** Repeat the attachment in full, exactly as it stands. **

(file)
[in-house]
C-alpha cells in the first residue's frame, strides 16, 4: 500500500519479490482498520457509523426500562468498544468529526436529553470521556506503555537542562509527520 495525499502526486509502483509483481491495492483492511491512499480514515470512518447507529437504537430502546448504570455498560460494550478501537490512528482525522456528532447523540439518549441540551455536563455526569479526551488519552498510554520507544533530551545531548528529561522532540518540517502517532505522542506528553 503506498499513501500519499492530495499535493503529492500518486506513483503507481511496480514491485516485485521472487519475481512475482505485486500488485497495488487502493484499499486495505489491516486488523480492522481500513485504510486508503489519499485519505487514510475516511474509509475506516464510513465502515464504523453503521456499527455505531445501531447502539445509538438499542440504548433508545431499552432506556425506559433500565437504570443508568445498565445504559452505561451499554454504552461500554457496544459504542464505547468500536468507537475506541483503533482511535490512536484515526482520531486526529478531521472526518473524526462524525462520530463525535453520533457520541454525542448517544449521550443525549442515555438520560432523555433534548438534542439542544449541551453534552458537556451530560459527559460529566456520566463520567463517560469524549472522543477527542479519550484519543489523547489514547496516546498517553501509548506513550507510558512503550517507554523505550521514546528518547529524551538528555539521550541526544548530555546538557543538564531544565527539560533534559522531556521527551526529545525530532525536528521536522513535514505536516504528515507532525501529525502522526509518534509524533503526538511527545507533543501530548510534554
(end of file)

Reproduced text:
[in-house]
C-alpha cells in the first residue's frame, strides 16, 4: 500500500519479490482498520457509523426500562468498544468529526436529553470521556506503555537542562509527520 495525499502526486509502483509483481491495492483492511491512499480514515470512518447507529437504537430502546448504570455498560460494550478501537490512528482525522456528532447523540439518549441540551455536563455526569479526551488519552498510554520507544533530551545531548528529561522532540518540517502517532505522542506528553 503506498499513501500519499492530495499535493503529492500518486506513483503507481511496480514491485516485485521472487519475481512475482505485486500488485497495488487502493484499499486495505489491516486488523480492522481500513485504510486508503489519499485519505487514510475516511474509509475506516464510513465502515464504523453503521456499527455505531445501531447502539445509538438499542440504548433508545431499552432506556425506559433500565437504570443508568445498565445504559452505561451499554454504552461500554457496544459504542464505547468500536468507537475506541483503533482511535490512536484515526482520531486526529478531521472526518473524526462524525462520530463525535453520533457520541454525542448517544449521550443525549442515555438520560432523555433534548438534542439542544449541551453534552458537556451530560459527559460529566456520566463520567463517560469524549472522543477527542479519550484519543489523547489514547496516546498517553501509548506513550507510558512503550517507554523505550521514546528518547529524551538528555539521550541526544548530555546538557543538564531544565527539560533534559522531556521527551526529545525530532525536528521536522513535514505536516504528515507532525501529525502522526509518534509524533503526538511527545507533543501530548510534554